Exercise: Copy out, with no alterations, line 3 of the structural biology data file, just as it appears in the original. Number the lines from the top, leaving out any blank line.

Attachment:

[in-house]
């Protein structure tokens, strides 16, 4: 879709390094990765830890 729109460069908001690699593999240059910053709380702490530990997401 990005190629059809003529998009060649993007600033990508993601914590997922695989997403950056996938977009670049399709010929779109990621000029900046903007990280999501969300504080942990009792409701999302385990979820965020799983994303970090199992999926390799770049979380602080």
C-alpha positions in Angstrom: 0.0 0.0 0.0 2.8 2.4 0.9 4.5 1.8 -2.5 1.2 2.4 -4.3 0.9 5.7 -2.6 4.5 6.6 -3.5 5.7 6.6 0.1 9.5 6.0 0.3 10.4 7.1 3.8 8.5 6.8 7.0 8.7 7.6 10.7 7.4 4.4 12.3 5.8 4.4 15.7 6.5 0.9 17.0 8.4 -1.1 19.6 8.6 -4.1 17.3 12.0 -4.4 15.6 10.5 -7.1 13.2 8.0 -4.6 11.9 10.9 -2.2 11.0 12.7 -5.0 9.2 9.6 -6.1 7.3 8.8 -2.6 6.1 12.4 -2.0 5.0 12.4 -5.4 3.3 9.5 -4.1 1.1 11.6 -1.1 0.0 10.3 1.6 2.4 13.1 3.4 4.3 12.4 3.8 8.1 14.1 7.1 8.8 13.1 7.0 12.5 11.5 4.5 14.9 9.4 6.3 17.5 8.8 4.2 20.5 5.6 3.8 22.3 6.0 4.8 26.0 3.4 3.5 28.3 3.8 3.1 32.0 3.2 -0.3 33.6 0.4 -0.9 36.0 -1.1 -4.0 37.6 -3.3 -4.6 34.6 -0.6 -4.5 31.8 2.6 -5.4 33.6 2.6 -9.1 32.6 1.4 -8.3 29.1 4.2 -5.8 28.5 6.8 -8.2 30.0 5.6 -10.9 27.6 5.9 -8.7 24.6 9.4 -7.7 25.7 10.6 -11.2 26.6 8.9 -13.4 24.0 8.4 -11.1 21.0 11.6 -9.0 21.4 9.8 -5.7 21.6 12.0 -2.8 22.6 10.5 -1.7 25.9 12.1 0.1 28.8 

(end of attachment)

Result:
C-alpha positions in Angstrom: 0.0 0.0 0.0 2.8 2.4 0.9 4.5 1.8 -2.5 1.2 2.4 -4.3 0.9 5.7 -2.6 4.5 6.6 -3.5 5.7 6.6 0.1 9.5 6.0 0.3 10.4 7.1 3.8 8.5 6.8 7.0 8.7 7.6 10.7 7.4 4.4 12.3 5.8 4.4 15.7 6.5 0.9 17.0 8.4 -1.1 19.6 8.6 -4.1 17.3 12.0 -4.4 15.6 10.5 -7.1 13.2 8.0 -4.6 11.9 10.9 -2.2 11.0 12.7 -5.0 9.2 9.6 -6.1 7.3 8.8 -2.6 6.1 12.4 -2.0 5.0 12.4 -5.4 3.3 9.5 -4.1 1.1 11.6 -1.1 0.0 10.3 1.6 2.4 13.1 3.4 4.3 12.4 3.8 8.1 14.1 7.1 8.8 13.1 7.0 12.5 11.5 4.5 14.9 9.4 6.3 17.5 8.8 4.2 20.5 5.6 3.8 22.3 6.0 4.8 26.0 3.4 3.5 28.3 3.8 3.1 32.0 3.2 -0.3 33.6 0.4 -0.9 36.0 -1.1 -4.0 37.6 -3.3 -4.6 34.6 -0.6 -4.5 31.8 2.6 -5.4 33.6 2.6 -9.1 32.6 1.4 -8.3 29.1 4.2 -5.8 28.5 6.8 -8.2 30.0 5.6 -10.9 27.6 5.9 -8.7 24.6 9.4 -7.7 25.7 10.6 -11.2 26.6 8.9 -13.4 24.0 8.4 -11.1 21.0 11.6 -9.0 21.4 9.8 -5.7 21.6 12.0 -2.8 22.6 10.5 -1.7 25.9 12.1 0.1 28.8 